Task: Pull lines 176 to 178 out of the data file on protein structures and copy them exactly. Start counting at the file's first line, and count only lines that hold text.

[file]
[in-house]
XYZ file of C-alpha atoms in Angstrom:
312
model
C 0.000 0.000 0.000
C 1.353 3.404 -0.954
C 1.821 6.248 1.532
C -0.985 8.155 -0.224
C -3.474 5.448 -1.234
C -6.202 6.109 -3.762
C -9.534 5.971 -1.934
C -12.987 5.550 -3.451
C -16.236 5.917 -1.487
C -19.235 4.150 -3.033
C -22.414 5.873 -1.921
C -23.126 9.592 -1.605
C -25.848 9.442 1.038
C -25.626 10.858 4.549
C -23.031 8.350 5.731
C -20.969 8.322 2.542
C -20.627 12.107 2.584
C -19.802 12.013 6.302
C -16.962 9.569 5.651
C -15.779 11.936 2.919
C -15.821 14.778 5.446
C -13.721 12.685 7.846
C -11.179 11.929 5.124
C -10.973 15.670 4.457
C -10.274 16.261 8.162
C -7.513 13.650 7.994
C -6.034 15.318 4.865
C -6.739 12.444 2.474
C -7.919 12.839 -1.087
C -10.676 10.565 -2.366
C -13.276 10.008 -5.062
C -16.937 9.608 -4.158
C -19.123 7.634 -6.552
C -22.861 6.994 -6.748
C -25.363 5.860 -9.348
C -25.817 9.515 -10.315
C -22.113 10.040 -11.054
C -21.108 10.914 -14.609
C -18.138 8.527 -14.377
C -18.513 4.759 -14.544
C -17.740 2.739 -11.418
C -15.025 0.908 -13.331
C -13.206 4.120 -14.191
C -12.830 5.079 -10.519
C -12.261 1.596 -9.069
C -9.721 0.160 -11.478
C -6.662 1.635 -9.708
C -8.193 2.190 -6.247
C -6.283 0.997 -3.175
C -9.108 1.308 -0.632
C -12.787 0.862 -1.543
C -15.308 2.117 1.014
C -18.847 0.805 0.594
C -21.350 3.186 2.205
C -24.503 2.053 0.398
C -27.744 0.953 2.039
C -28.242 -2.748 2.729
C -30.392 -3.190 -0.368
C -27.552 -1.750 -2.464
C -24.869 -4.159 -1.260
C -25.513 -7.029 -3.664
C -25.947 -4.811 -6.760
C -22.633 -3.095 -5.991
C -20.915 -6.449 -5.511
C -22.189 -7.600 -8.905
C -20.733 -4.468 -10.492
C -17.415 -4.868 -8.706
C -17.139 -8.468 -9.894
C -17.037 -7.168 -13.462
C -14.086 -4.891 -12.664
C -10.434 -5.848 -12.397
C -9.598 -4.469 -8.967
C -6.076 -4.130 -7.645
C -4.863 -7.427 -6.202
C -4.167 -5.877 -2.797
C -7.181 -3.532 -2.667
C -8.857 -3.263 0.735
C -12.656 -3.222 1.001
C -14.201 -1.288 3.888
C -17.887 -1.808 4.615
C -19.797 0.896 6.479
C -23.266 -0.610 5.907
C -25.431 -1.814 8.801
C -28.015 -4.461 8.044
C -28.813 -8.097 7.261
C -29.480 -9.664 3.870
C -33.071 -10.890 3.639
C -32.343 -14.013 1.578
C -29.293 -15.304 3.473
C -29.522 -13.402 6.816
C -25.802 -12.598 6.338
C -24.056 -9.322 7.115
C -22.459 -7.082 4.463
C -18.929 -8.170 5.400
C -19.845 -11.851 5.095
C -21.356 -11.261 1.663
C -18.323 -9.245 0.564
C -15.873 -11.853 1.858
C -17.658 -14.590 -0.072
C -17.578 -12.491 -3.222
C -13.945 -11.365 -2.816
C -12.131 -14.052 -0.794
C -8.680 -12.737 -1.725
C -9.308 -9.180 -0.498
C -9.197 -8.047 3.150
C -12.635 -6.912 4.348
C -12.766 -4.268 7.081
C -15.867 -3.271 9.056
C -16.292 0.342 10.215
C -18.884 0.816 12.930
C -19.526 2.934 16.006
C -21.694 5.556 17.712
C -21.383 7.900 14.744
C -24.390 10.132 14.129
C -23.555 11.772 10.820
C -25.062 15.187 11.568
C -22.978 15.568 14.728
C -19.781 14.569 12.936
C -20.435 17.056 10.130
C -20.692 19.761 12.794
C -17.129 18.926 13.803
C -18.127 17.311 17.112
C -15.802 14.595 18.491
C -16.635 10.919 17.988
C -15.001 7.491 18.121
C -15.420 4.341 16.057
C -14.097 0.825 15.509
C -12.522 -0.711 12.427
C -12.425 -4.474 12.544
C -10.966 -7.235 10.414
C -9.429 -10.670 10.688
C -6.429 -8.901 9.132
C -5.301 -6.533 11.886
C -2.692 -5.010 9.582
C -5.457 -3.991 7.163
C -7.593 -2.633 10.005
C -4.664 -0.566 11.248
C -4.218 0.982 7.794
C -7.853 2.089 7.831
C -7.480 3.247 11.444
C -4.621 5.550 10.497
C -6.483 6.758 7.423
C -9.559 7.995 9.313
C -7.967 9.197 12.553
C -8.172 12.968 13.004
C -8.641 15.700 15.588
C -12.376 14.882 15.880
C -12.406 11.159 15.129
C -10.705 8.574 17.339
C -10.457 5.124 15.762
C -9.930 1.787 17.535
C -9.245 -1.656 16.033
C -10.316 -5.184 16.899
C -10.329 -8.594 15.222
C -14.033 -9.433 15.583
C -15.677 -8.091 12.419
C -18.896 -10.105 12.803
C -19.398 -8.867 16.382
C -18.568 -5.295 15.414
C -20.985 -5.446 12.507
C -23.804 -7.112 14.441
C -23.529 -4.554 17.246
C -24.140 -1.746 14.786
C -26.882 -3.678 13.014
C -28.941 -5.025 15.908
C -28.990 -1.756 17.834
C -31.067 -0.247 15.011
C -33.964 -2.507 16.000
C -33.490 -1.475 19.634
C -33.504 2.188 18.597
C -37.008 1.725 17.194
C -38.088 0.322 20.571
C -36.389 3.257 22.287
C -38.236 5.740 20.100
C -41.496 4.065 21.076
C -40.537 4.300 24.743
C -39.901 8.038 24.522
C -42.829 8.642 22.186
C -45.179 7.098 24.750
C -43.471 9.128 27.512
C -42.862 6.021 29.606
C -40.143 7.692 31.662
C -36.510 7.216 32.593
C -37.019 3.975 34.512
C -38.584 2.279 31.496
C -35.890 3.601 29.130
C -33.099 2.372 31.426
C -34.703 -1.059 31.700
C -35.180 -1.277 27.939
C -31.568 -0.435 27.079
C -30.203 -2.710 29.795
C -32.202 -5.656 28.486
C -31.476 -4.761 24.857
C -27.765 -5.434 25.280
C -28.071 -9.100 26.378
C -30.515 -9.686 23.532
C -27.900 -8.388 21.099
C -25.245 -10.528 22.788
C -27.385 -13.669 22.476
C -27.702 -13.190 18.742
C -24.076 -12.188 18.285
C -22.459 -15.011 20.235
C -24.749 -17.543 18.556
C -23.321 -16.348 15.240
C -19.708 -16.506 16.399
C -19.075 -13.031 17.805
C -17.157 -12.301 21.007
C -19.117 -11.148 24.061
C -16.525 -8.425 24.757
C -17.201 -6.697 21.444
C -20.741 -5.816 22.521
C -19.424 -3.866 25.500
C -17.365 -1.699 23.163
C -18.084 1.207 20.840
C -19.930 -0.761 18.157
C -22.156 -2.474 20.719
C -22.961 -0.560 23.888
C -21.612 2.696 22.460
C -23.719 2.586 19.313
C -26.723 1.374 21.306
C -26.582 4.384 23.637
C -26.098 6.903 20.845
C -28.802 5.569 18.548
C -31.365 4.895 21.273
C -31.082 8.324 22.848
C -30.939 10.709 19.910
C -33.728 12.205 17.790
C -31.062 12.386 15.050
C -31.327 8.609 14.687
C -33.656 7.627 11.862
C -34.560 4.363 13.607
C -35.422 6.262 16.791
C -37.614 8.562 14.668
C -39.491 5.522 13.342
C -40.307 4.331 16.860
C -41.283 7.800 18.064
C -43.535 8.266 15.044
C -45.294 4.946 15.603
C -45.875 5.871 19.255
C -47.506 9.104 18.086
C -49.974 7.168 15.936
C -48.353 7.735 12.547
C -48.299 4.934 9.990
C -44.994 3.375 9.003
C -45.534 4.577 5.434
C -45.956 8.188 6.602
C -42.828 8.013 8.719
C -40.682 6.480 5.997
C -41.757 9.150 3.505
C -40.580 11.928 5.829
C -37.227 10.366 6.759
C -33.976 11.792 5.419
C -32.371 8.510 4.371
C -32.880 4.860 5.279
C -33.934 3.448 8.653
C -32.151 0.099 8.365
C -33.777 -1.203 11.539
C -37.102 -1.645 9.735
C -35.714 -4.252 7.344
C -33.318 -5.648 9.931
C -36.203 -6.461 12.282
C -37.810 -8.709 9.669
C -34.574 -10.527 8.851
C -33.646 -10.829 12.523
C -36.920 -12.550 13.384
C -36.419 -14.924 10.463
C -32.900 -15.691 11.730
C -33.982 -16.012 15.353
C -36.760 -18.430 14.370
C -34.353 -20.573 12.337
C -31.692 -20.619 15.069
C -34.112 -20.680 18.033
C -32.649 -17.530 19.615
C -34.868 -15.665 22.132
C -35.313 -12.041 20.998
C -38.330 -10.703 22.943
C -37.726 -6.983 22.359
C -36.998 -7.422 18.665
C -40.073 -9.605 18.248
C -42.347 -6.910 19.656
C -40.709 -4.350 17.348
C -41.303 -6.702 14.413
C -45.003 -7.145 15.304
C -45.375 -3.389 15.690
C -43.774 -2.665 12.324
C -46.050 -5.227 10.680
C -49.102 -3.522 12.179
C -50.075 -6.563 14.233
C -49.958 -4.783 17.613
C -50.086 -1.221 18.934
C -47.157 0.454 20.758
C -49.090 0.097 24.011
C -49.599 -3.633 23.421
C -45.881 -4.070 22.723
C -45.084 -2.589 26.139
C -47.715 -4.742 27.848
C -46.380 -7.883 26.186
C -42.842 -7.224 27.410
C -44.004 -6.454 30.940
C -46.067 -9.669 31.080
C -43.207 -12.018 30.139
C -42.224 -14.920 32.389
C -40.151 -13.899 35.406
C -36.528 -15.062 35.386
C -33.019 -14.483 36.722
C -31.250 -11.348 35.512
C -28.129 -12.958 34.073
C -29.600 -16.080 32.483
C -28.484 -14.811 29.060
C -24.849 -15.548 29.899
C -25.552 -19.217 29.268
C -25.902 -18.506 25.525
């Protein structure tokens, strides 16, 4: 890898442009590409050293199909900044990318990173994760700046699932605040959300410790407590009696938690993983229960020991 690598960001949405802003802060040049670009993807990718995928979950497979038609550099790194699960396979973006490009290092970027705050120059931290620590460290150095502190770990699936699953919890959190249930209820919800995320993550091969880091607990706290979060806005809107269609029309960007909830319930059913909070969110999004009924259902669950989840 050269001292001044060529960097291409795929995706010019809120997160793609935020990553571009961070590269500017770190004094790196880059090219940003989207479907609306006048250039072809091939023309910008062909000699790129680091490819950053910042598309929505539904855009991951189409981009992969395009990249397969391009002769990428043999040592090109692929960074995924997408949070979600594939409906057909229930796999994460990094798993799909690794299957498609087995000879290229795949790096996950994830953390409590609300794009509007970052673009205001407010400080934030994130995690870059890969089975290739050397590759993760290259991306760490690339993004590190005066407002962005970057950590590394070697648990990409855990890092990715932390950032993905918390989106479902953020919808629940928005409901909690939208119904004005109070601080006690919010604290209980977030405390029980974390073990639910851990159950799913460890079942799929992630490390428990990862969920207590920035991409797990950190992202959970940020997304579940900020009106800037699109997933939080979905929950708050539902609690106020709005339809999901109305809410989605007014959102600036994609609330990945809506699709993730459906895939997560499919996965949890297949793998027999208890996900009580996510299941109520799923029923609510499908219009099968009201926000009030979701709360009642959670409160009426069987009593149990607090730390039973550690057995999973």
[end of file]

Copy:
C -38.088 0.322 20.571
C -36.389 3.257 22.287
C -38.236 5.740 20.100